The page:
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PhD student Jeremy Saks co-authors two publications

E.W. Scripps School of Journalism studetn Jeremy Saks has co-authored two publications — one article recently published in an academic journal, and another in press.

The first was published in the Journal of Broadcasting and Electronic Media (Volume 60, Issue 2). It is “Dialed In: Continuous Response Measures in Televised Political Debates and Their Effect on Viewers” and was authored by Saks; Jordan Compton, instructor at Southwest Baptist University; Scripps PhD student Ashley Hopkin;, and Kareem El Damanhoury, PhD student at Georgia State University. The research examines the influence of including a real-time polling tracker during televised debate coverage. The findings showed that individuals who viewed a senatorial debate with tracker data that favored one candidate or the other were more likely to state that they would vote for the corresponding candidate in a forced choice scenario (like this).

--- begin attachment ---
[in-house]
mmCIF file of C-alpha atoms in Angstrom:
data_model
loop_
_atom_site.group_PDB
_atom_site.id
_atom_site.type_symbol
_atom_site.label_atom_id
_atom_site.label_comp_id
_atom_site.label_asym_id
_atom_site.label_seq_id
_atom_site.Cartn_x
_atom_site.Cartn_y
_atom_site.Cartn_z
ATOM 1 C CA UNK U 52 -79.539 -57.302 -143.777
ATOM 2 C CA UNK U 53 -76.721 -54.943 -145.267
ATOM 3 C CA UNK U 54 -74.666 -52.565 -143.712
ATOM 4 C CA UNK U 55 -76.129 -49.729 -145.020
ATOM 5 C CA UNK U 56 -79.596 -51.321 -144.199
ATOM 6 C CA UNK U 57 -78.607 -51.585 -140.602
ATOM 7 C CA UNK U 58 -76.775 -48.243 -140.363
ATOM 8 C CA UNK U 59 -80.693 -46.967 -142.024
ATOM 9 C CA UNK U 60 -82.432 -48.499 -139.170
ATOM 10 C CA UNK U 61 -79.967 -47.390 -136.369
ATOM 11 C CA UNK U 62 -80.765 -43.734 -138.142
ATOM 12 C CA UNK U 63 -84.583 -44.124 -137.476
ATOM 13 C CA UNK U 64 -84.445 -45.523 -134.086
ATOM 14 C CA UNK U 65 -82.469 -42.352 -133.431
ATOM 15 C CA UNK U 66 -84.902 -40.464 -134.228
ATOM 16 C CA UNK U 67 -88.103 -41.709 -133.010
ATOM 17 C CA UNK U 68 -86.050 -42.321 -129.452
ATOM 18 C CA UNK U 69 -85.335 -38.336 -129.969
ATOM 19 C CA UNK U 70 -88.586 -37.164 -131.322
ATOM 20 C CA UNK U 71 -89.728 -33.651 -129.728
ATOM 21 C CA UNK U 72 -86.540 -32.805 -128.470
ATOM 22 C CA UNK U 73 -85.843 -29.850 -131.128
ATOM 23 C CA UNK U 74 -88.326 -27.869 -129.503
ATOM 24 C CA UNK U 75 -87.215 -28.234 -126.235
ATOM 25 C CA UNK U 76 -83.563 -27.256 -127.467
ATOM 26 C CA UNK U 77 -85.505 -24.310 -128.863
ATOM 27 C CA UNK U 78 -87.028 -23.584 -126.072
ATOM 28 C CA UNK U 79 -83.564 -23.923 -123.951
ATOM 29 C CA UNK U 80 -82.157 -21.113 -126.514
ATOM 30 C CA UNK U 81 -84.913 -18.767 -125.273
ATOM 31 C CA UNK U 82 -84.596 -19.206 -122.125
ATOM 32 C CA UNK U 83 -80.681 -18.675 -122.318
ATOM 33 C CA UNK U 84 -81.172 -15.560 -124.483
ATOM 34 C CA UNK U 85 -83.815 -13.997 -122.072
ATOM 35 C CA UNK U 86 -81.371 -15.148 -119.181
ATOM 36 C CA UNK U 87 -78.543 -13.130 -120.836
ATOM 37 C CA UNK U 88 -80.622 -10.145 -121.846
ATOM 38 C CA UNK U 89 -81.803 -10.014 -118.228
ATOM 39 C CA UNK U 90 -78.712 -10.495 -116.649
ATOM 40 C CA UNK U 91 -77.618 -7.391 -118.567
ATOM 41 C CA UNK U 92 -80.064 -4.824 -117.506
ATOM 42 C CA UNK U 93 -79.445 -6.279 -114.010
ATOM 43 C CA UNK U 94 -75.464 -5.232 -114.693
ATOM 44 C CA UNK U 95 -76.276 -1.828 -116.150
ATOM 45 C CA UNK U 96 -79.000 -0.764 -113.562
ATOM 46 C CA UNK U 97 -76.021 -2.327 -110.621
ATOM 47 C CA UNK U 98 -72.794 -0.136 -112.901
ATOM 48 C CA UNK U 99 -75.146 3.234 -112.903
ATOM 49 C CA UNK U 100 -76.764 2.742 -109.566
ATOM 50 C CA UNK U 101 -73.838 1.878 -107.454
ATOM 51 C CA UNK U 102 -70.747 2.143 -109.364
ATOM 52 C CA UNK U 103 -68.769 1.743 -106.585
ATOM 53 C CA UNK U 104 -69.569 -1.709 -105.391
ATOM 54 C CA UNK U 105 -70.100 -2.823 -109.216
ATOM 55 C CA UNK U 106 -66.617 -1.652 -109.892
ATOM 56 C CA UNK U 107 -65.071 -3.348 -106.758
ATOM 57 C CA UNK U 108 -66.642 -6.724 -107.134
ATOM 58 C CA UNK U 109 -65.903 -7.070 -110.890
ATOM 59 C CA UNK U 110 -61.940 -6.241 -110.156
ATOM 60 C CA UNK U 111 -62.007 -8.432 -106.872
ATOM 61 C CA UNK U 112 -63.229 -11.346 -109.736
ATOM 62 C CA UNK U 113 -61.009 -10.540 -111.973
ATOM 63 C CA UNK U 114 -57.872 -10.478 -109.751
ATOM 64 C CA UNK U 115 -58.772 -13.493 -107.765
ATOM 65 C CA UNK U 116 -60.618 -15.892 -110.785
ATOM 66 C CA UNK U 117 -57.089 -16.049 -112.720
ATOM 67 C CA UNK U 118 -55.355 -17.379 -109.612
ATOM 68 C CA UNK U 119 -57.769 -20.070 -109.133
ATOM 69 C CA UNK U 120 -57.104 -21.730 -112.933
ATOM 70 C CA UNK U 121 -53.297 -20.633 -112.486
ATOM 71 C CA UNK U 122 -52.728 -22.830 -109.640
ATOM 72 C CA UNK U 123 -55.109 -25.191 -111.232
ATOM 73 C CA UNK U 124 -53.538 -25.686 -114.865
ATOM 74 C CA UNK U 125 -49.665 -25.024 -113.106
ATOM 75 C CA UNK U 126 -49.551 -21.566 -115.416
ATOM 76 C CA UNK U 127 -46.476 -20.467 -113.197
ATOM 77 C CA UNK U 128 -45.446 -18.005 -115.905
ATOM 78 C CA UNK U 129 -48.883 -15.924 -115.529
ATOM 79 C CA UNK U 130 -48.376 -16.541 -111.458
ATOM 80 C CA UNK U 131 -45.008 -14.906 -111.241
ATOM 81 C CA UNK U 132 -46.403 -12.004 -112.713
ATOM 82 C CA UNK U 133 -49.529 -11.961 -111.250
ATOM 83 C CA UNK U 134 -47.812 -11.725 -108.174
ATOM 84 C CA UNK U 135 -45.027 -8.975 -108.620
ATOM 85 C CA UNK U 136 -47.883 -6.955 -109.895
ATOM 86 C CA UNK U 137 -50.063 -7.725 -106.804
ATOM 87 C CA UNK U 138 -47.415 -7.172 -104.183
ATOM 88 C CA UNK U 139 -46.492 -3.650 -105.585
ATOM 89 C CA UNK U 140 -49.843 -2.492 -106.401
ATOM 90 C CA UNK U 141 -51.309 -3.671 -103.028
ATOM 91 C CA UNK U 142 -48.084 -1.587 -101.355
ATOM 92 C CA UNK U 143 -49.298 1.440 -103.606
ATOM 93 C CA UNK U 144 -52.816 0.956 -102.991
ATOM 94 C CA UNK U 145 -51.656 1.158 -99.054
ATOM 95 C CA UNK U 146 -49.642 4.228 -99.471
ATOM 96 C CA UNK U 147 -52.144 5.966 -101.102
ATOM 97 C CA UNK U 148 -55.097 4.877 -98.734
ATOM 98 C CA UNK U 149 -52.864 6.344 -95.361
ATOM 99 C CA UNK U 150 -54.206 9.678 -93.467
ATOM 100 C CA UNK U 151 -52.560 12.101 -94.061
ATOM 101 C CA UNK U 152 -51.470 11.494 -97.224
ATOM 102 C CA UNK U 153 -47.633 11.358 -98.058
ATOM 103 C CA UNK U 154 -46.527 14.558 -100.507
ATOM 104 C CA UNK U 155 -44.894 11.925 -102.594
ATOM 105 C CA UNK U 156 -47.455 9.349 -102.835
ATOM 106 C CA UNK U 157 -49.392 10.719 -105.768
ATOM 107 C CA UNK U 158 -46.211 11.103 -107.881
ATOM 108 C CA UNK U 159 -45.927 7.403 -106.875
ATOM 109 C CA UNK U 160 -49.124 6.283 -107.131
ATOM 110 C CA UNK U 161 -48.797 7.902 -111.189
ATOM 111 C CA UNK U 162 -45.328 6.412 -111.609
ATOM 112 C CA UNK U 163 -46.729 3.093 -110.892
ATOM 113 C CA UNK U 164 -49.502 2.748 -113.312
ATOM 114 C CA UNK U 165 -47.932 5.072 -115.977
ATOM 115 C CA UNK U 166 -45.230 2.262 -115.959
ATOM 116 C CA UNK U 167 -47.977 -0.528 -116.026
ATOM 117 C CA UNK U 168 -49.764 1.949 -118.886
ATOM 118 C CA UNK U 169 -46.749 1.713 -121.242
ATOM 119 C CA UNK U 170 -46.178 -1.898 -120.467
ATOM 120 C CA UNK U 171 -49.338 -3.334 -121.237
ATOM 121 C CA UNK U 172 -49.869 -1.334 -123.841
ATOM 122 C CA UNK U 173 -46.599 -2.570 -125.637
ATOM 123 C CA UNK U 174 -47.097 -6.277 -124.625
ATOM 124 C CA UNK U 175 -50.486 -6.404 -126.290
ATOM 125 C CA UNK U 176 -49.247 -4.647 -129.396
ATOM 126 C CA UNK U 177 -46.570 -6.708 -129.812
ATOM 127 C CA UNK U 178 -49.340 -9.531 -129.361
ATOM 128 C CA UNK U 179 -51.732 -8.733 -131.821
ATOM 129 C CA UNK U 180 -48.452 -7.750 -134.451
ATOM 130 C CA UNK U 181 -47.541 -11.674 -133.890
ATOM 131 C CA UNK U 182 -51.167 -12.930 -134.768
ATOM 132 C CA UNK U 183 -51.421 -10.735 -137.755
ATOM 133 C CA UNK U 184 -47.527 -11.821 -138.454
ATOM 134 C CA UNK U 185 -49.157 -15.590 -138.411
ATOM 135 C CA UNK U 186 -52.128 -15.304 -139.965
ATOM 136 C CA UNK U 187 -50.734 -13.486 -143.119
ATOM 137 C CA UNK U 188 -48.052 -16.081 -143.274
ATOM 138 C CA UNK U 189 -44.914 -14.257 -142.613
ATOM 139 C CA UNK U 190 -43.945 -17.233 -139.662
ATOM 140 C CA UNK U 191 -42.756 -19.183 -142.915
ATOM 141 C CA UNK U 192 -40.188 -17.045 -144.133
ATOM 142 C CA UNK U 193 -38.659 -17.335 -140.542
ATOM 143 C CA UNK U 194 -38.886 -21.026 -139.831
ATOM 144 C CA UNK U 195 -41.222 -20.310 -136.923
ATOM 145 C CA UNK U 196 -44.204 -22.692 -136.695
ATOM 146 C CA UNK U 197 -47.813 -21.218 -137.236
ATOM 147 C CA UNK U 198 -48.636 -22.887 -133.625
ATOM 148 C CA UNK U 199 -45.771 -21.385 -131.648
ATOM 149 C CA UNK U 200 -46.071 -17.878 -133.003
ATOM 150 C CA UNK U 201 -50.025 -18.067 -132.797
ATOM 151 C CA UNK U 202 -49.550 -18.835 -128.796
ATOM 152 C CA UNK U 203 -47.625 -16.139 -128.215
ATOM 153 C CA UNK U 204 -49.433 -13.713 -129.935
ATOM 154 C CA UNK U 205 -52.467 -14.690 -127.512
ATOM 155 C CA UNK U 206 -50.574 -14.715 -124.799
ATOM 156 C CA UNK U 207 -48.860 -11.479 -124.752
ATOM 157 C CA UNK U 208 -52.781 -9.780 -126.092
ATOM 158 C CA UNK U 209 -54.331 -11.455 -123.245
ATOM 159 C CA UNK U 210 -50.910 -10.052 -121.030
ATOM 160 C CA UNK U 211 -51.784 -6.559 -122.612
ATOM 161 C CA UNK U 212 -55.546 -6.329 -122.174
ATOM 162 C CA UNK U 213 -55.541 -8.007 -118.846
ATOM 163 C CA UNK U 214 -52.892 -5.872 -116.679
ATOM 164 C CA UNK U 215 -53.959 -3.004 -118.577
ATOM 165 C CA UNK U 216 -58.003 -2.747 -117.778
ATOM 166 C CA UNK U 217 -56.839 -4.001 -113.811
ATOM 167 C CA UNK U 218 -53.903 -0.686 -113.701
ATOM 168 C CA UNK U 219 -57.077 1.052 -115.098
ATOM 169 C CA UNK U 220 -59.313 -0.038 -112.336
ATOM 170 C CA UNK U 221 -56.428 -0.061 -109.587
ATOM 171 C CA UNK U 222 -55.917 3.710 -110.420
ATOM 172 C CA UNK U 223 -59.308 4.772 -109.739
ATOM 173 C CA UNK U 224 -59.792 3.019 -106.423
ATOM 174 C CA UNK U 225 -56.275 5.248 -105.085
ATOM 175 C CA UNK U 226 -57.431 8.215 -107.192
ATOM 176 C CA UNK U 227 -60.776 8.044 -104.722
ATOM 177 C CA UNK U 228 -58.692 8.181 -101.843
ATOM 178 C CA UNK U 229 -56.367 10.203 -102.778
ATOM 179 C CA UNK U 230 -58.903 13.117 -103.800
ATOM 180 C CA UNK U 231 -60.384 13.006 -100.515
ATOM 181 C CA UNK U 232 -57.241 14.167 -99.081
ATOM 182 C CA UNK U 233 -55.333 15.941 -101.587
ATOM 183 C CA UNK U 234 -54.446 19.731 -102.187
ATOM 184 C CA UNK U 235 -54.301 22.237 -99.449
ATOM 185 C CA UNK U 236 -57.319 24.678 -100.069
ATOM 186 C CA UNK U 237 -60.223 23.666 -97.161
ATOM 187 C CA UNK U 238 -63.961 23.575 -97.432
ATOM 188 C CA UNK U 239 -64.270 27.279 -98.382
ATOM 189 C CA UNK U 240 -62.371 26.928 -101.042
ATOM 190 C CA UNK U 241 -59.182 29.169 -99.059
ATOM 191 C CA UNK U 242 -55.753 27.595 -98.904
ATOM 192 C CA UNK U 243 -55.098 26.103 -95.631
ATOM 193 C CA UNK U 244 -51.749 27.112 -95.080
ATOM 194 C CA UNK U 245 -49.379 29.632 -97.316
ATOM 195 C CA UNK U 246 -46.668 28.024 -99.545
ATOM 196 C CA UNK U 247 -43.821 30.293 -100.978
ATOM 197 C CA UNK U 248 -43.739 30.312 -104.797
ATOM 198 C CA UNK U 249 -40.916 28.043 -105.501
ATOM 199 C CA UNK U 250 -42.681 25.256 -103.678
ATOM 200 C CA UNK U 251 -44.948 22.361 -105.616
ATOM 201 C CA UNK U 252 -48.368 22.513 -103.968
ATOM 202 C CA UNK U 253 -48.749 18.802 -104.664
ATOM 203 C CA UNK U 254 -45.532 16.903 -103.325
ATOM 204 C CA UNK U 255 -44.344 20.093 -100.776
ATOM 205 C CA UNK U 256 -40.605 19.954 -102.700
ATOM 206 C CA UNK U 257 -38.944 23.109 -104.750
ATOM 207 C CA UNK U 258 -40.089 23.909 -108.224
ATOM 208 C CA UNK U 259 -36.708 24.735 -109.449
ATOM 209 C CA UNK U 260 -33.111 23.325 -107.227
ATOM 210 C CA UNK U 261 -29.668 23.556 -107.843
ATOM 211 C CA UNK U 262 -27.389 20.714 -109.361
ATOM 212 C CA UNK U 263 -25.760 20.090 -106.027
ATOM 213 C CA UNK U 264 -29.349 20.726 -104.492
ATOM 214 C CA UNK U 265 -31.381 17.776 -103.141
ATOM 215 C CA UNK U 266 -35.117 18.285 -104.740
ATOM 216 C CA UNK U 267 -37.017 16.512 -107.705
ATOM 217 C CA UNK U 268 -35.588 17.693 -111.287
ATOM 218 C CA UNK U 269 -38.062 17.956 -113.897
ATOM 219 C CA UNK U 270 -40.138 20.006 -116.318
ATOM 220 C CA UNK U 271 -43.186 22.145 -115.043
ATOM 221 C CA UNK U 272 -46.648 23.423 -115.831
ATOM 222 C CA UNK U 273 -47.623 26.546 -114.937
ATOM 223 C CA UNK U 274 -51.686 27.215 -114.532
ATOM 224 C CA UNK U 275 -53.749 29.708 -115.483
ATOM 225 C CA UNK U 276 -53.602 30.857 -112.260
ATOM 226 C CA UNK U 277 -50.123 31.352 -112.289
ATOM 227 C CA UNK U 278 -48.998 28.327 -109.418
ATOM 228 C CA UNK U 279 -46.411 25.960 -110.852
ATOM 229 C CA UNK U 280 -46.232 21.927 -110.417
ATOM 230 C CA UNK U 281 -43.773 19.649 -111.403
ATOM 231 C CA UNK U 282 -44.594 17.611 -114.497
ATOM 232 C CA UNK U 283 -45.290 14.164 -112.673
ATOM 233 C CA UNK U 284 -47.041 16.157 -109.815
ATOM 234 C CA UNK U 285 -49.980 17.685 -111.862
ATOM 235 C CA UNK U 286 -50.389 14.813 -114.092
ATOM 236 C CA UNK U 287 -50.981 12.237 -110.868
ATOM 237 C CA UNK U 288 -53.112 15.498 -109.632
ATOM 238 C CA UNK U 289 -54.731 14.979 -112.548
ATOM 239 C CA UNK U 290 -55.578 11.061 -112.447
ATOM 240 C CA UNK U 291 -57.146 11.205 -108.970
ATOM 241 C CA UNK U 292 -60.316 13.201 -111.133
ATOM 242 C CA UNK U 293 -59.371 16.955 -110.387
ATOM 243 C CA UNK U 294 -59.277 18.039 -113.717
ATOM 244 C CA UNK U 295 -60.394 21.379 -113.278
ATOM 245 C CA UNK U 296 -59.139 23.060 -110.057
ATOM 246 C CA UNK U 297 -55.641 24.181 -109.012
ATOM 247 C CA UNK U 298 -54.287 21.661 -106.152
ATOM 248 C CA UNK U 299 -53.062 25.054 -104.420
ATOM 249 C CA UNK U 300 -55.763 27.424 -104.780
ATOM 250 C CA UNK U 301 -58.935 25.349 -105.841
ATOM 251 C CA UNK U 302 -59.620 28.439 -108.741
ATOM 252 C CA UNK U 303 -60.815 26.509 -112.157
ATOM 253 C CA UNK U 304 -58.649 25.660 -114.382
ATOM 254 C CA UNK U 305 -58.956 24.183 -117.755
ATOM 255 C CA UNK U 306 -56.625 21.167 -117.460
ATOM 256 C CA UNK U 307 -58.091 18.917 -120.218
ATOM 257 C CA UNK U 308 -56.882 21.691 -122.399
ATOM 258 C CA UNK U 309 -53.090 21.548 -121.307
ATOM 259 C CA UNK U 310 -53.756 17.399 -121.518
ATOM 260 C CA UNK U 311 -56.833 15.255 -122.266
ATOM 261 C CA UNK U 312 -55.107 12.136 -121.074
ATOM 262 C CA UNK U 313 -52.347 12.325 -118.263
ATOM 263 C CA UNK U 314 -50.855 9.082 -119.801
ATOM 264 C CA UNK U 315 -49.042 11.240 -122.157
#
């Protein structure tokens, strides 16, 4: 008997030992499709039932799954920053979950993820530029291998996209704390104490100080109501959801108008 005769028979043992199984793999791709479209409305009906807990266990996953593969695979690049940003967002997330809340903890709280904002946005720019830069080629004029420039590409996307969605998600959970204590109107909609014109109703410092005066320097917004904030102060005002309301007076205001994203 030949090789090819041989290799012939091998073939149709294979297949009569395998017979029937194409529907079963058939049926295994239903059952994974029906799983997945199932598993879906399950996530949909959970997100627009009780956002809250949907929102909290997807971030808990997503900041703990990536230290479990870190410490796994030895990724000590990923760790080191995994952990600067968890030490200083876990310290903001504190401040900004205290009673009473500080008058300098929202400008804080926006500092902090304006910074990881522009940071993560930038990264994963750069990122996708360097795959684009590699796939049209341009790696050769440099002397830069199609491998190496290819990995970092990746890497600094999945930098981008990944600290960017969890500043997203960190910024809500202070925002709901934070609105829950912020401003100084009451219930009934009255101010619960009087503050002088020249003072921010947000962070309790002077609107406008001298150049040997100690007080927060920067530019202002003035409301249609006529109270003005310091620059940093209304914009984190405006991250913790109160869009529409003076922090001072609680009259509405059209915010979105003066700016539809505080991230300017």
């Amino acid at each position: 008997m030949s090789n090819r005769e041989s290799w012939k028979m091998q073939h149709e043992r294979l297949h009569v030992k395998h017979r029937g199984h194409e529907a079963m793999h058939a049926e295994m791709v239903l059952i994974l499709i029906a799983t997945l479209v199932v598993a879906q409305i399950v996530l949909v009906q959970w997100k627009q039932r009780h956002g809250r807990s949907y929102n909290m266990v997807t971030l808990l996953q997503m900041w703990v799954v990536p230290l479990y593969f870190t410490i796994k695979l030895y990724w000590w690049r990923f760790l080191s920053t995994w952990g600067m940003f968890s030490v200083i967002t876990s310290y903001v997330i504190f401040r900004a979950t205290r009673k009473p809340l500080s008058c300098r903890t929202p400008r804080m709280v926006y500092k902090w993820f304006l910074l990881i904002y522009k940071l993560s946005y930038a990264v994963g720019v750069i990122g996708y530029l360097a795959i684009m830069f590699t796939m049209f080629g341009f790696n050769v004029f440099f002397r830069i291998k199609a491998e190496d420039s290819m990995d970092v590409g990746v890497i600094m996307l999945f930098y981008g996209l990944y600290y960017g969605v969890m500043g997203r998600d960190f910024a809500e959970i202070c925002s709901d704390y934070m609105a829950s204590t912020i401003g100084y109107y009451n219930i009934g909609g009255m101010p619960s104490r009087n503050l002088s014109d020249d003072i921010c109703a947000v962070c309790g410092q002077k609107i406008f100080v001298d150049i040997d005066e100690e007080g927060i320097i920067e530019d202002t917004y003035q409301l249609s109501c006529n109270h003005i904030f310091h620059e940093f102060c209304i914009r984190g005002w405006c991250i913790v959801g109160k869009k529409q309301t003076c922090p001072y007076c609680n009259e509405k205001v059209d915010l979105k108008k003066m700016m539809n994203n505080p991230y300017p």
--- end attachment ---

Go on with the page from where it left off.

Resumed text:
The second will be published in the Journal of Sports Media (Volume 11, Number 1). It is “The Not-So-Neutral Zone? ESPN, Agenda Setting, and the National Hockey League” and was authored by myself and Molly Yanity, an assistant professor at Quinnipiac University. It examines ESPN’s SportsCenter and its “Top 10 Plays” segment to see if the network included more clips from the sports for which the network owned the rights. Of the major American sports, ESPN owns the rights to almost all of them except the National Hockey League. The authors compared the NHL and the NBA because they were comparable leagues in terms of teams and games played per year while one had rights owned by ESPN and the did not. Ultimately, the authors found that ESPN showed NBA clips much more often than NHL clips during the segment. However, where those clips were ranked in the Top 10 was not statistically significant.

June 16, 2016

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